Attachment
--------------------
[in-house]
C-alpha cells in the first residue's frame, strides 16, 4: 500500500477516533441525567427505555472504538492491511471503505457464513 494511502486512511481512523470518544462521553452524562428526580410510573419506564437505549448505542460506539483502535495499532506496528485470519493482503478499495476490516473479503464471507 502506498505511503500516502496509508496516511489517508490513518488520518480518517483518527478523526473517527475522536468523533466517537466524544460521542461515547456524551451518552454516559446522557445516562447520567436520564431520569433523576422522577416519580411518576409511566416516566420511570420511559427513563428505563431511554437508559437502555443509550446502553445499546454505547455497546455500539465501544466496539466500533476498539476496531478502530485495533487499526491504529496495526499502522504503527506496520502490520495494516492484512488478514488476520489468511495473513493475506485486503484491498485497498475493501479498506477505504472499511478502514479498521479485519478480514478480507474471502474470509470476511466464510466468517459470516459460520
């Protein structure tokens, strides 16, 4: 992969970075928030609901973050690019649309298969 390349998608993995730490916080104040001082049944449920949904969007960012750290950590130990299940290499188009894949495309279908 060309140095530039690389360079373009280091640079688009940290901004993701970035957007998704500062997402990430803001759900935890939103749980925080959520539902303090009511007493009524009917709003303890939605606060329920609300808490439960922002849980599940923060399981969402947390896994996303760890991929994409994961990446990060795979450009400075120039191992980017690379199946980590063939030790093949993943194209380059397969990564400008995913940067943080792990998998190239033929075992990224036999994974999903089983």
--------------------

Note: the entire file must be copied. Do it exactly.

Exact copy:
[in-house]
C-alpha cells in the first residue's frame, strides 16, 4: 500500500477516533441525567427505555472504538492491511471503505457464513 494511502486512511481512523470518544462521553452524562428526580410510573419506564437505549448505542460506539483502535495499532506496528485470519493482503478499495476490516473479503464471507 502506498505511503500516502496509508496516511489517508490513518488520518480518517483518527478523526473517527475522536468523533466517537466524544460521542461515547456524551451518552454516559446522557445516562447520567436520564431520569433523576422522577416519580411518576409511566416516566420511570420511559427513563428505563431511554437508559437502555443509550446502553445499546454505547455497546455500539465501544466496539466500533476498539476496531478502530485495533487499526491504529496495526499502522504503527506496520502490520495494516492484512488478514488476520489468511495473513493475506485486503484491498485497498475493501479498506477505504472499511478502514479498521479485519478480514478480507474471502474470509470476511466464510466468517459470516459460520
């Protein structure tokens, strides 16, 4: 992969970075928030609901973050690019649309298969 390349998608993995730490916080104040001082049944449920949904969007960012750290950590130990299940290499188009894949495309279908 060309140095530039690389360079373009280091640079688009940290901004993701970035957007998704500062997402990430803001759900935890939103749980925080959520539902303090009511007493009524009917709003303890939605606060329920609300808490439960922002849980599940923060399981969402947390896994996303760890991929994409994961990446990060795979450009400075120039191992980017690379199946980590063939030790093949993943194209380059397969990564400008995913940067943080792990998998190239033929075992990224036999994974999903089983």